On June 9, 2023, the IRS issued guidance on the taxation of fixed-indemnity health insurance policies that provide payments to participating employees when they complete a health-related activity that is available at no cost or is covered by other insurance. These programs are often marketed as “no-cost wellness programs” that promote “tax free” reimbursements with the potential to provide significant payroll tax savings to employees and the employer. This guidance reinforces the IRS’ earlier concern about the tax treatment of these arrangements.
The guidance concludes that the employer must treat payments to employees under the fixed-indemnity policy as taxable wages.
Details About the Fixed-Indemnity Policy
According to the guidance, the employer, through this arrangement, maintains:
- a group health insurance policy that offers comprehensive health benefits, including preventive care (such as flu vaccinations) without cost-sharing, and
- a fixed-indemnity health insurance policy.
Employees may enroll in one or both options, or neither option. The fixed-indemnity policy has the following terms and conditions:
- Each participating employee makes a monthly pre-tax contribution of $1,200 through the employer’s section 125 cafeteria plan to pay for the employee’s coverage under the fixed-indemnity policy.
- The employer forwards the entire $1,200 contribution to the insurance carrier to pay the premium for the fixed-indemnity policy on the employee’s behalf. The employer is not liable for any additional premium payments under the policy.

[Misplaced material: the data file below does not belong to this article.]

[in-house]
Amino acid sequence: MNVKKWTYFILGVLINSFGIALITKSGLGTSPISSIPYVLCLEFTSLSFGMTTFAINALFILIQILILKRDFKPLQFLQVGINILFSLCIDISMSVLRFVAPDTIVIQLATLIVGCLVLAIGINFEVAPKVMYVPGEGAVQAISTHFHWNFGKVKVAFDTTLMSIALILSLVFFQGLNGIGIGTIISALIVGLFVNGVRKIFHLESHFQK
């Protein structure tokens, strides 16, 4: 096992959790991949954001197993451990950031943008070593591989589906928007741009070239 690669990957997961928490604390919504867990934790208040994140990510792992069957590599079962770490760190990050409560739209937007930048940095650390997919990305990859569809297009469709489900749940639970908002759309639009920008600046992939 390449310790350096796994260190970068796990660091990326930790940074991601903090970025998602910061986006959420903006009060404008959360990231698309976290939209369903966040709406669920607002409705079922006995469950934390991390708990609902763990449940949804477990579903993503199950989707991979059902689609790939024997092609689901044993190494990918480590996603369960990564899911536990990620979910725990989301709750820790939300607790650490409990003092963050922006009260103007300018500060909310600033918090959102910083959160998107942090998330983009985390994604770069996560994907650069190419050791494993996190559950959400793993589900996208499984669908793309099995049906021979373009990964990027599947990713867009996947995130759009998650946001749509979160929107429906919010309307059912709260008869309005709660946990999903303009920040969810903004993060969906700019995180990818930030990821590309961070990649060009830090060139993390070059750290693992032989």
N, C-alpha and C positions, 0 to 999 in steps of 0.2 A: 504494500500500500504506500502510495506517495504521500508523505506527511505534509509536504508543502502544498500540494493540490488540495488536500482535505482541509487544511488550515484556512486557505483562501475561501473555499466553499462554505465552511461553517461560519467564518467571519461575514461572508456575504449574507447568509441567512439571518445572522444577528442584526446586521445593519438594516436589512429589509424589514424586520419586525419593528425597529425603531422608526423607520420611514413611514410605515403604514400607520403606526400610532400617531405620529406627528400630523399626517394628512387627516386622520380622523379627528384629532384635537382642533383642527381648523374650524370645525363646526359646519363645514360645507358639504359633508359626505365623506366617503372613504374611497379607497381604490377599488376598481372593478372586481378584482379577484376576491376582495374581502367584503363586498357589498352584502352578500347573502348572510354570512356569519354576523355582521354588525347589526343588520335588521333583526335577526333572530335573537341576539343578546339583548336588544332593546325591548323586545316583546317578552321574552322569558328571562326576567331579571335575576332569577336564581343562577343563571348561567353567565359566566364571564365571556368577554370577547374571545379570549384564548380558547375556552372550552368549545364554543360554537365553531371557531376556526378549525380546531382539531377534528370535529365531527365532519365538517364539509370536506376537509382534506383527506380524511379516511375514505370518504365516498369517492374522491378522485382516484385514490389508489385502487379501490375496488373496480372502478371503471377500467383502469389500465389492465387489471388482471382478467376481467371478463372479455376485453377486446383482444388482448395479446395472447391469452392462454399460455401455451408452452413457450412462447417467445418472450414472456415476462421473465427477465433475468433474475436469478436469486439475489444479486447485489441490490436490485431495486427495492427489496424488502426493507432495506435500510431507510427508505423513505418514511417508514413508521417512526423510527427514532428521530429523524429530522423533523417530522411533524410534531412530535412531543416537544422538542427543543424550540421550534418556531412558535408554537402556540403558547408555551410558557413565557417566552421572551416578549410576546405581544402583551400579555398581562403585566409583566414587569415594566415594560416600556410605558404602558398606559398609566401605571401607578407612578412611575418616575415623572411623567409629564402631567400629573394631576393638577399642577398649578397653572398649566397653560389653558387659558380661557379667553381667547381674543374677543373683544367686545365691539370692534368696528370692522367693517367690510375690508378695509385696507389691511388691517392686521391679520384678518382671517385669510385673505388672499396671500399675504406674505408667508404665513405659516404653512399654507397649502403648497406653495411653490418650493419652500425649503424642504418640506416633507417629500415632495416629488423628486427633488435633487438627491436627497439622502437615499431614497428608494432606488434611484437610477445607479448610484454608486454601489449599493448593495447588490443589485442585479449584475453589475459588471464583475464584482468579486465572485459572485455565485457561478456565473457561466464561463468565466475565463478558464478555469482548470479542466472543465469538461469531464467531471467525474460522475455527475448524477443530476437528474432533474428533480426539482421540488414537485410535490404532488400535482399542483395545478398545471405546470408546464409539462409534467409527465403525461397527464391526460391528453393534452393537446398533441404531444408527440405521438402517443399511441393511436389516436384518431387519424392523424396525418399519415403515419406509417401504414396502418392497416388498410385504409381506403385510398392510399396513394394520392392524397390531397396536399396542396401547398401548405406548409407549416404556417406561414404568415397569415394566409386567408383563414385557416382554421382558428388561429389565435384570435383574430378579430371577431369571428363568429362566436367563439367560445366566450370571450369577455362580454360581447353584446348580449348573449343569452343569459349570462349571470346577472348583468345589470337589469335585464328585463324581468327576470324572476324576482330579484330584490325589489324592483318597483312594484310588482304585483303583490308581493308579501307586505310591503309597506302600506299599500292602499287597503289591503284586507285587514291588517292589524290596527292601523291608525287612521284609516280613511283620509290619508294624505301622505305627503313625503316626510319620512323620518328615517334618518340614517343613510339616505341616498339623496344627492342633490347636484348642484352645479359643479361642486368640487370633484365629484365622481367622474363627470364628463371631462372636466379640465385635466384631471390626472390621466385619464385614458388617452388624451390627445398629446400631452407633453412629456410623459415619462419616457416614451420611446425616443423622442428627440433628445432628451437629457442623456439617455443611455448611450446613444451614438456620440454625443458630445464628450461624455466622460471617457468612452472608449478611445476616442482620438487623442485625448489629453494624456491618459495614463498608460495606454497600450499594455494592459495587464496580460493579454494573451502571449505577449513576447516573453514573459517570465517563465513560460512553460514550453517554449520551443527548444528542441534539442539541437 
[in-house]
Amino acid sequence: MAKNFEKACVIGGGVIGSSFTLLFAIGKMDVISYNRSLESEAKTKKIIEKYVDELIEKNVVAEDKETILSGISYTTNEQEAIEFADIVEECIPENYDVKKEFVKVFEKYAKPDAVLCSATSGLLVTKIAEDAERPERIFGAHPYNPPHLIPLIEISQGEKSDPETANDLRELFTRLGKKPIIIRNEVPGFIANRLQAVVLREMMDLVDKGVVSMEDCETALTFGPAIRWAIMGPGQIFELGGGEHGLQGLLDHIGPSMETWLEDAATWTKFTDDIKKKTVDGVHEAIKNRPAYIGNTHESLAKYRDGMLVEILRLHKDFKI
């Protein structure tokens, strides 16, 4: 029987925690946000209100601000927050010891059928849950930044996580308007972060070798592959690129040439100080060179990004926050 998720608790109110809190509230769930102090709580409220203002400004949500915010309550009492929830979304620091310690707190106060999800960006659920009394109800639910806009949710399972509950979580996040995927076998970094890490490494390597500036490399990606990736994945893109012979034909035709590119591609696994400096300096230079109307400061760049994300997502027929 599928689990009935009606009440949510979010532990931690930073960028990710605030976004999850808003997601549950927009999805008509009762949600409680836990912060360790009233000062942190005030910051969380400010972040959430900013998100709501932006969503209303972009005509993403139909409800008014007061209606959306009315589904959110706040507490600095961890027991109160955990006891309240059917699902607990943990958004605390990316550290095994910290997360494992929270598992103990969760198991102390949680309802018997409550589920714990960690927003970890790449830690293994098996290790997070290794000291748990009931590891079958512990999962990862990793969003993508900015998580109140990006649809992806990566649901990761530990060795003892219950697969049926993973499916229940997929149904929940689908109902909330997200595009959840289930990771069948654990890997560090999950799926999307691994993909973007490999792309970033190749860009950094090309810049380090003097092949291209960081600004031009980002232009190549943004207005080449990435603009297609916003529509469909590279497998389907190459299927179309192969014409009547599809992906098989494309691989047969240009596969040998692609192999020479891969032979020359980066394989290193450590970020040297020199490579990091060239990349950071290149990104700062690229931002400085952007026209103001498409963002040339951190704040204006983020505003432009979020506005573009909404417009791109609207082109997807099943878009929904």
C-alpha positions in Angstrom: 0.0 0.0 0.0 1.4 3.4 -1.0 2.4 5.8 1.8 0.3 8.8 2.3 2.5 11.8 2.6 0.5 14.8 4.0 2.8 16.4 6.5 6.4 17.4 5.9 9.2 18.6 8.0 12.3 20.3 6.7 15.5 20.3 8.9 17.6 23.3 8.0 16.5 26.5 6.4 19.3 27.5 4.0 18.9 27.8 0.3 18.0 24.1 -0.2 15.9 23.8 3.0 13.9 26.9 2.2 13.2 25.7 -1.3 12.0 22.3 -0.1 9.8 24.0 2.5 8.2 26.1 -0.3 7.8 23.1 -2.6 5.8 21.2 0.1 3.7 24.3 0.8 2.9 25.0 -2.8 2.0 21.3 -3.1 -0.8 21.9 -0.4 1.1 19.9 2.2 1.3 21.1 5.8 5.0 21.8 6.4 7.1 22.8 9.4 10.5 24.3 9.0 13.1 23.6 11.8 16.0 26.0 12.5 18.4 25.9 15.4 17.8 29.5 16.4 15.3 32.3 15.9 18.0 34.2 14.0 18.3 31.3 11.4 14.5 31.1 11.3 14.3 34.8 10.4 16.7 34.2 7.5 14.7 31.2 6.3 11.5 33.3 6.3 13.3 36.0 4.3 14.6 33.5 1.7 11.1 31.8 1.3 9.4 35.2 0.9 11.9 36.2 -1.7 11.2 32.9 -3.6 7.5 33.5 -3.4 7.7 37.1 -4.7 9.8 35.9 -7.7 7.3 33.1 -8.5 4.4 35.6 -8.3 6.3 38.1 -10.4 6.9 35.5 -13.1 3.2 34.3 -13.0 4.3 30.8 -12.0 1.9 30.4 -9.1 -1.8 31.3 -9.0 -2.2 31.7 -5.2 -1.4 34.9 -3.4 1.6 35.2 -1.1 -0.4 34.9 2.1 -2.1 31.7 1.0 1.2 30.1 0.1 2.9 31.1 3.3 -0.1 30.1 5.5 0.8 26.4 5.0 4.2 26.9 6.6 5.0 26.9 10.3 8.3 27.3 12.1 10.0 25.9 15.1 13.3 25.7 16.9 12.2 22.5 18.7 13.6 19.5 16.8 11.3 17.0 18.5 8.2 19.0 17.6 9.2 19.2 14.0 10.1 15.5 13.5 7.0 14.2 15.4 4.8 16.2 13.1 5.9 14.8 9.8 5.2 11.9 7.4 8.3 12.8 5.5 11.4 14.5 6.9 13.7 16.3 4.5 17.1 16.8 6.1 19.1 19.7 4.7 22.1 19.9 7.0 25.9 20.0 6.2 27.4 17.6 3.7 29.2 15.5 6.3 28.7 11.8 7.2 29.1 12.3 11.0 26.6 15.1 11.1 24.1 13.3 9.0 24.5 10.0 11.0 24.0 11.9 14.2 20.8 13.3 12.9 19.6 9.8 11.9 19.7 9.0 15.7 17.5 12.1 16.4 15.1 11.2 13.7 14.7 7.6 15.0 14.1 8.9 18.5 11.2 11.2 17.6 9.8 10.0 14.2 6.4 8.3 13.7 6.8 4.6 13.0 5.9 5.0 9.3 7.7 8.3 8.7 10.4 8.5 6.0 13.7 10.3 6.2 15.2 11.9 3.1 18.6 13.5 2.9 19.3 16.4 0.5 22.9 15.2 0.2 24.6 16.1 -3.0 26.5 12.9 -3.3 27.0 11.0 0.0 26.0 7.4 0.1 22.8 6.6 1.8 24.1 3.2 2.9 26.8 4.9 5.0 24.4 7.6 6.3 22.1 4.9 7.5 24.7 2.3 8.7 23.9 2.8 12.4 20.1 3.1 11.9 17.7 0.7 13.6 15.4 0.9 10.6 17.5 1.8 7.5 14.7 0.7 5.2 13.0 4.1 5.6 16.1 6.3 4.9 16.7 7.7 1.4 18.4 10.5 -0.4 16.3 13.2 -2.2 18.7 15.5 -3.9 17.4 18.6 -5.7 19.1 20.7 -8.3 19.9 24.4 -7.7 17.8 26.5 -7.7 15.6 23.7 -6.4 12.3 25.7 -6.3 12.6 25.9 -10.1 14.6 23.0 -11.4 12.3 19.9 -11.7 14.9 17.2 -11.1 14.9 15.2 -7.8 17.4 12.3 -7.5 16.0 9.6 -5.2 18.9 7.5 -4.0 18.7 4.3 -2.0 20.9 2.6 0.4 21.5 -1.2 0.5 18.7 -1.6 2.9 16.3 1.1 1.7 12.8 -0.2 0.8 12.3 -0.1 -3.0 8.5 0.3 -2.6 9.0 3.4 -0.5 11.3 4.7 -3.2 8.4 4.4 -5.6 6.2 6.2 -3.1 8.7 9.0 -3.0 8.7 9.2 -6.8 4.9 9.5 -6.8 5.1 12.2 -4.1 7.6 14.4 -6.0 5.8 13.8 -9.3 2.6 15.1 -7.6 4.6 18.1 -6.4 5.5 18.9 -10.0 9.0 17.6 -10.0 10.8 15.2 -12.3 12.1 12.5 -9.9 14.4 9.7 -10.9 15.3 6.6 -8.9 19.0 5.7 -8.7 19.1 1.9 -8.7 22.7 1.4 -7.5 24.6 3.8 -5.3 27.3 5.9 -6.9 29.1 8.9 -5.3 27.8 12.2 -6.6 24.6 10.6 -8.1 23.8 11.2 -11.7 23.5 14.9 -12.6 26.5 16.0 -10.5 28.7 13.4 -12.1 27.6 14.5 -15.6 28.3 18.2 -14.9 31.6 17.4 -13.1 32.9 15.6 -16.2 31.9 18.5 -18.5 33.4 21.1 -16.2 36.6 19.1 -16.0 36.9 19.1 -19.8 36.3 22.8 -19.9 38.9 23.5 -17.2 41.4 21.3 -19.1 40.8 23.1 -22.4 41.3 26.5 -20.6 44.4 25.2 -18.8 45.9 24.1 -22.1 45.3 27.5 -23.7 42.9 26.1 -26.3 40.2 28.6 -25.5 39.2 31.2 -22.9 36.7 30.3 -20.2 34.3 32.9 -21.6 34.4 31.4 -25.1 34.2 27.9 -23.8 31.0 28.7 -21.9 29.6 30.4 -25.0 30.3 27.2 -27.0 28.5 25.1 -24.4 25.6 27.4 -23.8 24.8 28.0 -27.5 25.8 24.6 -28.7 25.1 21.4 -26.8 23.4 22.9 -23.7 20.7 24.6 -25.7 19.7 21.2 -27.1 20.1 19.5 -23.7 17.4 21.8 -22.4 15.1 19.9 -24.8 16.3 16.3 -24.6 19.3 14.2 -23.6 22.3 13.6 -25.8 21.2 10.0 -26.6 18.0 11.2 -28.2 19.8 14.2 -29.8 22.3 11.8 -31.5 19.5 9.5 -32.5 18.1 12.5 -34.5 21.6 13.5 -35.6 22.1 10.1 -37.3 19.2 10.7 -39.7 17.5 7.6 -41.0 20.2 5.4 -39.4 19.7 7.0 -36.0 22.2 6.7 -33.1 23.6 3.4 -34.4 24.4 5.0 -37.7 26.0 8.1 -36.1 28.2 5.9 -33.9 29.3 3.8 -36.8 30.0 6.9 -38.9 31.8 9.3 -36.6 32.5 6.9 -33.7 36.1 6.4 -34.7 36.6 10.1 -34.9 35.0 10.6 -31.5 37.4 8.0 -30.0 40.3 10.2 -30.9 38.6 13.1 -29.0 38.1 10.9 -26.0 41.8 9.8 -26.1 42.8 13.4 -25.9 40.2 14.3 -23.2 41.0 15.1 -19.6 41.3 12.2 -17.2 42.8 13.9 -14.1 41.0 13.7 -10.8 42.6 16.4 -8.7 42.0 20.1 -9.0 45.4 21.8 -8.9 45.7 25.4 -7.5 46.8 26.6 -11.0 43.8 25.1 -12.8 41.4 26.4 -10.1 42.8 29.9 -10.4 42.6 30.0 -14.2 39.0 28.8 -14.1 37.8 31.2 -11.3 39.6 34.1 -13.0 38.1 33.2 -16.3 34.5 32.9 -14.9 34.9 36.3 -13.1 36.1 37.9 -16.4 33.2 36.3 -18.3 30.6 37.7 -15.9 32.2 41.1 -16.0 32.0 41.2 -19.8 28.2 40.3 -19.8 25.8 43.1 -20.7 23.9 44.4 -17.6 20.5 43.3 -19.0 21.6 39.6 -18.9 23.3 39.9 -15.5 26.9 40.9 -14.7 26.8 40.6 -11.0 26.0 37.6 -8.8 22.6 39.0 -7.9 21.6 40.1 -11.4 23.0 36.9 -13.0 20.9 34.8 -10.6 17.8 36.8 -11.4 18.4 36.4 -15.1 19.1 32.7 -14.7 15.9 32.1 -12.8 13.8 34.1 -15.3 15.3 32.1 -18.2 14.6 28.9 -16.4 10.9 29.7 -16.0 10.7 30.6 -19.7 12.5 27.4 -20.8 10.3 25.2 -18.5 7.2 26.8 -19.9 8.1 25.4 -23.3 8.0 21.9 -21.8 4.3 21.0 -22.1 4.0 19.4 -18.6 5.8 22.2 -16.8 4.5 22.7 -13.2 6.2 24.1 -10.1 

- In return for the premium payment, the insurance carrier provides the following benefits to the employee under the fixed-indemnity policy:
- A benefit for each day that the employee is hospitalized.
- Wellness counseling, nutrition counseling, and telehealth benefits at no additional cost.
- Payment of $1,000 (limited to one payment per month) if the employee participates in certain health or wellness activities. The employee’s use of preventive care (such as vaccinations), which are available without cost-sharing under the employer’s comprehensive group health insurance policy, would qualify the employee for the payment, as would the free wellness counseling, nutrition counseling, and telehealth benefits that are available under the fixed-indemnity policy. The employee would be responsible for paying the cost of any other health or wellness activity that is intended to qualify the employee for the $1,000 payment.
- When an employee qualifies for the $1,000 payment under the fixed-indemnity policy, the insurance carrier pays the money to the employer, which then pays the money to the employee via its payroll system.
Taxation of Payments Under the Fixed-Indemnity Policy
The IRS concludes in its guidance that the employer must treat the $1,000 payments to participating employees under the fixed-indemnity policy as taxable wages, because the payments are remuneration for employment under benefit plans funded by the employer through its section 125 cafeteria plan and exceed the amount of the actual expenses for medical care. Therefore, under Code sections 104 and 105, and accompanying regulations, the employer is required to report the payments as taxable income to the employees on IRS Form W-2, and to withhold income taxes and FICA taxes on the payments. The employer is also required to pay its share of FICA taxes, as well as FUTA taxes, on the payments.
Employers that may have implemented a fixed-indemnity program that provides “tax free” wellness benefits should carefully review the program in light of the recent IRS guidance and should work with their tax professionals to comply with the employer’s tax reporting and collection responsibilities under this new guidance.